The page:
Given that the 104 respondents could give 3 replies each, there could have been a potential 312 suggestions. Sometimes people's responses all fell in one category, but this was a small minority. Thus it is fair to say that nearly half of respondents listed lack of resources/investment as one of their 3 replies. This was often linked to lack of management buy in/strategy. Lack of control over web authors was another key issue, especially as siloing of information was also mentioned. Security was mentioned surprisingly frequently. In some ways it is the problems which are mentioned infrequently that are most interesting. For example, outsourcing though often talked of as a problem, was only mentioned by one person. Only 3 persons mentioned excessive marketing focus; one person excessive technical focus. Quality of
There has been a steady rise in the way context-aware distribution is done. Earlier the research focus was on small scale deployments like smart home or smaller in- frastructure deployments. Currently the changes are to adapt the wireless context-aware deployments in large scale deployments often reaching the internet scales. To support such large context-aware deployments there are many shortfalls that require to be fulﬁlled: (a) Context information distribution to route produced information to all interesting sinks in the system; (b) Support for het- erogeneous sensor nodes with varied capabilities rang- ing from computing speeds, communicating standards, diﬀerent operational scenario etc.; (c) Presenting var- ied visibility scopes for context information, taking into consideration physical locality, user reference context; so as to limit management overheads; (d) QoC-based con- straints fulﬁlments like, quality of the received informa- tion, adaptation based on the topology changes, meeting delivery guarantees, timeliness and reliability and avoid- ing redundant and conﬂicting copies in the system; (e) End-to-end Context-information life cycle management . Activities like distributed information aggregation and ﬁltering have to be handled to reduce unnecessary management overheads.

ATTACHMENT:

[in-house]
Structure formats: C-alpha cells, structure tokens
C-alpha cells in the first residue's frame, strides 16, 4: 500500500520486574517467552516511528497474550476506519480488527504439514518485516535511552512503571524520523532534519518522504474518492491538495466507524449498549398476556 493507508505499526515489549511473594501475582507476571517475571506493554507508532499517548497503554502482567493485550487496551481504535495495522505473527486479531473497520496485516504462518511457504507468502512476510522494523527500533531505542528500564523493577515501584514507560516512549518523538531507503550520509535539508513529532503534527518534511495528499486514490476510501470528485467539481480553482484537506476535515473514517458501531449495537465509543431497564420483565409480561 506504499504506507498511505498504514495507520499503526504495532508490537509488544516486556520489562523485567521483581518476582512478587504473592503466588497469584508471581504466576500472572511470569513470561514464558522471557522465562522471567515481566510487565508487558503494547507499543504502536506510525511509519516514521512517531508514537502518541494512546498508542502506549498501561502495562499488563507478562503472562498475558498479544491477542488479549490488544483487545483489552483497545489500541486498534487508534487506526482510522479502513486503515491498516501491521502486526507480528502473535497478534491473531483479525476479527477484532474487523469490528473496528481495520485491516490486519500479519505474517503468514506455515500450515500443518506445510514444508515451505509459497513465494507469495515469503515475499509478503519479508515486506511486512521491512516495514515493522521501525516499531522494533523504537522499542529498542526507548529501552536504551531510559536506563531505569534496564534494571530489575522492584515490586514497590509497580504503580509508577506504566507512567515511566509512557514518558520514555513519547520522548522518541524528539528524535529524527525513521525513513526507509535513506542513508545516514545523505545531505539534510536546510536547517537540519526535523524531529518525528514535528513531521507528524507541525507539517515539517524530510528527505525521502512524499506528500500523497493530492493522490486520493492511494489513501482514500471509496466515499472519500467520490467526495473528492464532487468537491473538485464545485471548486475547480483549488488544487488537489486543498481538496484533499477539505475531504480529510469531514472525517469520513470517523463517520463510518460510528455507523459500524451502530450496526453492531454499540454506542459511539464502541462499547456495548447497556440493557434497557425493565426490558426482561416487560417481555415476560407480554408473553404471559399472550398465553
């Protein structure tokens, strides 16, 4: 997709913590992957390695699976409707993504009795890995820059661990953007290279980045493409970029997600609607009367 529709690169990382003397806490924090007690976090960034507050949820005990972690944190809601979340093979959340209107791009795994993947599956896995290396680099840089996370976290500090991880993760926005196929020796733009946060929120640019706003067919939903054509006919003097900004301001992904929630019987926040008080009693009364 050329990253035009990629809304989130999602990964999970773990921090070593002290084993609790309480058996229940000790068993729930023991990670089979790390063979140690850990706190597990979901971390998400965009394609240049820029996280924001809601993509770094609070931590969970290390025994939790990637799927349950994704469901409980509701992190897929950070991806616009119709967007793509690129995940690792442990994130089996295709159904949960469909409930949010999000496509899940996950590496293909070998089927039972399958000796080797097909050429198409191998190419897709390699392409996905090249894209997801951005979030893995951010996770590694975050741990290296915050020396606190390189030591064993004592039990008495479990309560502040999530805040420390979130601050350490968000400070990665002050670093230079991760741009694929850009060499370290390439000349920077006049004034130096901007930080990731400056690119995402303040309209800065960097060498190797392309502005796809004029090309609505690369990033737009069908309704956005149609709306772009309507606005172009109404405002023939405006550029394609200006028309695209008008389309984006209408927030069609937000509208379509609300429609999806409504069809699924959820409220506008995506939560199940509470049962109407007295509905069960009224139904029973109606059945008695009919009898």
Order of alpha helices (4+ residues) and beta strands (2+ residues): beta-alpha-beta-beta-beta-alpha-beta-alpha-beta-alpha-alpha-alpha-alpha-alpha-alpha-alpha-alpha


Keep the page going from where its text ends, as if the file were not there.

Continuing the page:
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Redevelopment means reengineering. Reengineering is considered the modification and analysis of an application to be presented in some different and new view. Reverse engineering, redesigning, restructuring, and re-implementing are considered some activities of the reengineering process. There are three main issues in service-oriented reengineering: service identification, service packaging, and service deployment. Identification of services from a legacy system is a complex mission. It is one of the main activities in the modeling of a service-oriented solution, and therefore errors made during identification can flow down through detailed design and implementation activities that may require multiple iterations, especially in building composite applications. Service packaging is a detailed description of a service that is available to be delivered to customers. And service deployment refers to service selection and service composition to satisfy functional and quality of service (Qos) requirements. 
Previously, some efforts have been done to standardize either sensor-based platforms or IoT-based architectures in general. For example, OGC SWE standards  are intended for SensorWebsystems while the IoT-A project  is destined to the IoT. However, the use of such frameworks remains very limited since they require an important learning phase. As a consequence, we witness the development of a great number of custom-made IoT platforms. Regarding im- plementation considerations, a lot of studies have highlighted the benefits of using Cloud-based architectures to support the IoT . Some of them have even proposed the term “Cloud of Things”  to denote this new paradigm. However, most of these studies only focus on technical considerations (by proposing protocols or integration frameworks for instance) and do not take into account observation streams and their inherent challenges. Some Cloud-based commercial IoT so- lutions like AWS IoT  or IBM Watson IoT  are also available to developers. Nevertheless, these proprietary solutions are application-oriented and do not provide any QoO insights. Besides, since these platforms are not open-source, developers can only customize them with available proprietary components.